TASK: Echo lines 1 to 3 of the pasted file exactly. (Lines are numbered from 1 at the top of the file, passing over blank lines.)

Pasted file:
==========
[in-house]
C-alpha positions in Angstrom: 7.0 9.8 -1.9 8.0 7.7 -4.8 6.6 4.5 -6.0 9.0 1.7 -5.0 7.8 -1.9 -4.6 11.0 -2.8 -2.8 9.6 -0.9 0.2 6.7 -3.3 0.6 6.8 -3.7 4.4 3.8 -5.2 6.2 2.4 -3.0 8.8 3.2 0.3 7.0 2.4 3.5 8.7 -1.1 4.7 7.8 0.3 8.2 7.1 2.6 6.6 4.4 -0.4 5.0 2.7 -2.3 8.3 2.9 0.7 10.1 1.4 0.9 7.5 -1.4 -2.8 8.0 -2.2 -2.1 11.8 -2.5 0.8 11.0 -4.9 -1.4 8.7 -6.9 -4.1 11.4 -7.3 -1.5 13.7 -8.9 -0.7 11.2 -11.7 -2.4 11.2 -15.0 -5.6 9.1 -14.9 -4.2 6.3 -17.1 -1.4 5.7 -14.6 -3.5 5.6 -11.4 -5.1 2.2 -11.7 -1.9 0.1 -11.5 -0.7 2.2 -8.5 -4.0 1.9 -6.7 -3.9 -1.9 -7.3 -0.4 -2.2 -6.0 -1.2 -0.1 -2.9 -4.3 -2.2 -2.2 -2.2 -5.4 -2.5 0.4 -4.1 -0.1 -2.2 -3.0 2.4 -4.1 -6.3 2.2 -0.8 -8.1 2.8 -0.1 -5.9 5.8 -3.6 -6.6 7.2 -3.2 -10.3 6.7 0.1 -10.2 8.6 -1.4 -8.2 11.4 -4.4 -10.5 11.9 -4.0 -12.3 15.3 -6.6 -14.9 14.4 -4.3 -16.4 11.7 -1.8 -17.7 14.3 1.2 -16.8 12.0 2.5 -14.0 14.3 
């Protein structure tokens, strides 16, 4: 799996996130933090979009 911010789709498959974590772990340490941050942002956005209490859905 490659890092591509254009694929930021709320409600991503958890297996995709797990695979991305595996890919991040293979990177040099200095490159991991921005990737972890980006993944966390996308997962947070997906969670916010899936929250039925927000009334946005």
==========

[in-house]
C-alpha positions in Angstrom: 7.0 9.8 -1.9 8.0 7.7 -4.8 6.6 4.5 -6.0 9.0 1.7 -5.0 7.8 -1.9 -4.6 11.0 -2.8 -2.8 9.6 -0.9 0.2 6.7 -3.3 0.6 6.8 -3.7 4.4 3.8 -5.2 6.2 2.4 -3.0 8.8 3.2 0.3 7.0 2.4 3.5 8.7 -1.1 4.7 7.8 0.3 8.2 7.1 2.6 6.6 4.4 -0.4 5.0 2.7 -2.3 8.3 2.9 0.7 10.1 1.4 0.9 7.5 -1.4 -2.8 8.0 -2.2 -2.1 11.8 -2.5 0.8 11.0 -4.9 -1.4 8.7 -6.9 -4.1 11.4 -7.3 -1.5 13.7 -8.9 -0.7 11.2 -11.7 -2.4 11.2 -15.0 -5.6 9.1 -14.9 -4.2 6.3 -17.1 -1.4 5.7 -14.6 -3.5 5.6 -11.4 -5.1 2.2 -11.7 -1.9 0.1 -11.5 -0.7 2.2 -8.5 -4.0 1.9 -6.7 -3.9 -1.9 -7.3 -0.4 -2.2 -6.0 -1.2 -0.1 -2.9 -4.3 -2.2 -2.2 -2.2 -5.4 -2.5 0.4 -4.1 -0.1 -2.2 -3.0 2.4 -4.1 -6.3 2.2 -0.8 -8.1 2.8 -0.1 -5.9 5.8 -3.6 -6.6 7.2 -3.2 -10.3 6.7 0.1 -10.2 8.6 -1.4 -8.2 11.4 -4.4 -10.5 11.9 -4.0 -12.3 15.3 -6.6 -14.9 14.4 -4.3 -16.4 11.7 -1.8 -17.7 14.3 1.2 -16.8 12.0 2.5 -14.0 14.3 
């Protein structure tokens, strides 16, 4: 799996996130933090979009 911010789709498959974590772990340490941050942002956005209490859905 490659890092591509254009694929930021709320409600991503958890297996995709797990695979991305595996890919991040293979990177040099200095490159991991921005990737972890980006993944966390996308997962947070997906969670916010899936929250039925927000009334946005």